I’ve always felt the short term management sell out to efficiency/schedule occurs because long term risk is not appropriately considered. Safety items are generally investments and address long term risks at the expense of short term revenues and time. However, when those prudent investments are not made, the unmitigated long-term risk eventually results in a large event that ends up costing much more to clean up and interrupts production for orders of magnitude longer than needed for the near term investment.

    In the long run, organizations that carefully consider and invest in safety systems and improved processes invariably outperform those that don’t. In many cases those that do not make the investments go out of business. If BP was a smaller company, it would be gone.

    Bill Roege

  2. Bill Mullins says:

    After reading the Transocean Investigation Report on the Mancado Well catastrophe I was struck by how the decision-making relationship (or lack thereof) between the drill operator (Transocean), the cement seal contractor (Halliburton), and BP (the responsible licensee) seemed to leave the platform operators very little say in the period of two weeks or so before the explosion engulfed the platform. During that period it would appear that BP’s management of change processes were overtaken by the dynamics of the subsurface structure.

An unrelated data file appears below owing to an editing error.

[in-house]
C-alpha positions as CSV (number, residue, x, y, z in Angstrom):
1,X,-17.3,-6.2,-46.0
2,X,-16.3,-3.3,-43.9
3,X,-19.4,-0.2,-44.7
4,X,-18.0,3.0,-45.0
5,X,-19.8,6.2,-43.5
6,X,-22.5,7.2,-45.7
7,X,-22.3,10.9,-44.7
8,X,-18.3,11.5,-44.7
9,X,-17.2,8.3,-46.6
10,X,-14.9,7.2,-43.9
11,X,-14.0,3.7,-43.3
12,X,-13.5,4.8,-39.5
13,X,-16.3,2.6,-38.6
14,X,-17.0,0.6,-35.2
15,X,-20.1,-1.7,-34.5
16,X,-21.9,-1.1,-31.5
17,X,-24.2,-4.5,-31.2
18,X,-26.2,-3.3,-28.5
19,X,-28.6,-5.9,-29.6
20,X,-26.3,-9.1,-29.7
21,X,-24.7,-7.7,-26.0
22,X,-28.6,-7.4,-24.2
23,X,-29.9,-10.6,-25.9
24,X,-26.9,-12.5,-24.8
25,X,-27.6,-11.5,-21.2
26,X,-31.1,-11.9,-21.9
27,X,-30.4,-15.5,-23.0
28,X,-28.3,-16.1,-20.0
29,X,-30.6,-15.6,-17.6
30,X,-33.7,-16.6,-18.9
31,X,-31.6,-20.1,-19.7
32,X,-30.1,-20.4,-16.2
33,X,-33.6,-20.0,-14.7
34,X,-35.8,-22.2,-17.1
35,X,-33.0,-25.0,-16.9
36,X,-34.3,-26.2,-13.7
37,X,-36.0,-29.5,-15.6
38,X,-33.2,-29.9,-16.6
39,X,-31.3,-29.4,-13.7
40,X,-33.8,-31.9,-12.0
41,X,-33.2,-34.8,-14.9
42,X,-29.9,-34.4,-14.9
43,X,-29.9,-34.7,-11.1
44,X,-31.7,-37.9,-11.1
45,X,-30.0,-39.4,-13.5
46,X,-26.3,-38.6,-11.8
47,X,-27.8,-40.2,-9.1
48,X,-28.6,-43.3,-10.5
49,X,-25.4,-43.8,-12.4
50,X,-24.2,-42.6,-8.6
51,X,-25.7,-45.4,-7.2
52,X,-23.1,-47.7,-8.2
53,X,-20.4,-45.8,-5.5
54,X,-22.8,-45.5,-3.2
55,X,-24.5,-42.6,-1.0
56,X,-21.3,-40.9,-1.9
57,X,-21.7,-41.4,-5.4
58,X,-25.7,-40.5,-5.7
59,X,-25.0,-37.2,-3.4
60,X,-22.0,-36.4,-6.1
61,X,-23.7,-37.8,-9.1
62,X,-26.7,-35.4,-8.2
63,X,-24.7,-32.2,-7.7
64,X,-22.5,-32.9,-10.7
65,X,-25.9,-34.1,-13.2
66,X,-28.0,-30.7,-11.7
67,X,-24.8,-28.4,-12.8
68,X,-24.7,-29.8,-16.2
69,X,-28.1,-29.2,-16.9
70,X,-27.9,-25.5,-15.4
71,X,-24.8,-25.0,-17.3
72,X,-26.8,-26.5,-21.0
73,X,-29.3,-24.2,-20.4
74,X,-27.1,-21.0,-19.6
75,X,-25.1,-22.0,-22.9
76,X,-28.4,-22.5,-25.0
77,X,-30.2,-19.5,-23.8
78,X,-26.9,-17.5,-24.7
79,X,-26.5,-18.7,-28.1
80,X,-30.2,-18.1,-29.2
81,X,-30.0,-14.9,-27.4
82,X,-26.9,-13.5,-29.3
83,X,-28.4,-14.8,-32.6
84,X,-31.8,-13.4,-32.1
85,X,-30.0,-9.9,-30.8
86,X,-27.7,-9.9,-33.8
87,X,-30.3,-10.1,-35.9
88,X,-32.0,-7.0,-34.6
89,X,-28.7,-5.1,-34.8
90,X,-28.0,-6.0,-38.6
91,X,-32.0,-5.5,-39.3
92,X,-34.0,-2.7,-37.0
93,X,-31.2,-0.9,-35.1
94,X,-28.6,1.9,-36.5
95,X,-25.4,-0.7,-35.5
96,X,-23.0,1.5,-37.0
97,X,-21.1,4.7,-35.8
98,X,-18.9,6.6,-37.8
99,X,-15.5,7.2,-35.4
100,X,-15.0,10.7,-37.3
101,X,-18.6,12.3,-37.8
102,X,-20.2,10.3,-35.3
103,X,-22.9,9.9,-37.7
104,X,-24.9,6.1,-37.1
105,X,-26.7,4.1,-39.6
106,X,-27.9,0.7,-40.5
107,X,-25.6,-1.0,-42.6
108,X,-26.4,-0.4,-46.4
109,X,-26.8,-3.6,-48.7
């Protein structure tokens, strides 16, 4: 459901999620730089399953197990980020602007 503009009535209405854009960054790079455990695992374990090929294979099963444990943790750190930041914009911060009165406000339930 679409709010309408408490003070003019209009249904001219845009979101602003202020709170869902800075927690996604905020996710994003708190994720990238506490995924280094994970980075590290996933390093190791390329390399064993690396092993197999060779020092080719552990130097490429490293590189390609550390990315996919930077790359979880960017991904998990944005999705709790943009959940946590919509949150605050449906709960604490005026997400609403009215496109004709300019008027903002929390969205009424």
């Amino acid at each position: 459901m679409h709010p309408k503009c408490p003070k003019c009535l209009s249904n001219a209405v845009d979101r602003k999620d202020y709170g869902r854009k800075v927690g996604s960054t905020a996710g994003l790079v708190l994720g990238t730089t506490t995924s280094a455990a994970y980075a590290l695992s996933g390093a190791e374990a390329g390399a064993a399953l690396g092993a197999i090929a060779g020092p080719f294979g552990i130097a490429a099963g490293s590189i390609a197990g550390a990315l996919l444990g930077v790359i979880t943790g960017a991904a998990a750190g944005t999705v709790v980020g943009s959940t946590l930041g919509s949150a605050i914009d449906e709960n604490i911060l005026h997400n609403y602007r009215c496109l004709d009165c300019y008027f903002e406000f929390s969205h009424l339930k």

Unless these SEMS involve an effective knitting of mutual responsibilities among the several parties that control the conduct of platform work it seems that there is a gaping hole in the assurance framework.

    More study of this interaction of responsible parties is needed and perhaps I didn’t catch the relevant pieces of the Marine Board review report, but there is something about this piece that seems dated to me. I’m thinking there is a good deal more to these complex, high-consequence circumstances involving open systems poised against extreme forces of nature than the presumptive notions that production and protection can be managed as tradeoffs rather than comprehensively integrated under a single Duty of Care.

    We could start by dropping the substitution of the dubious construct “safety culture” for “safety climate” or “safety consciousness.”

    Bill Mullins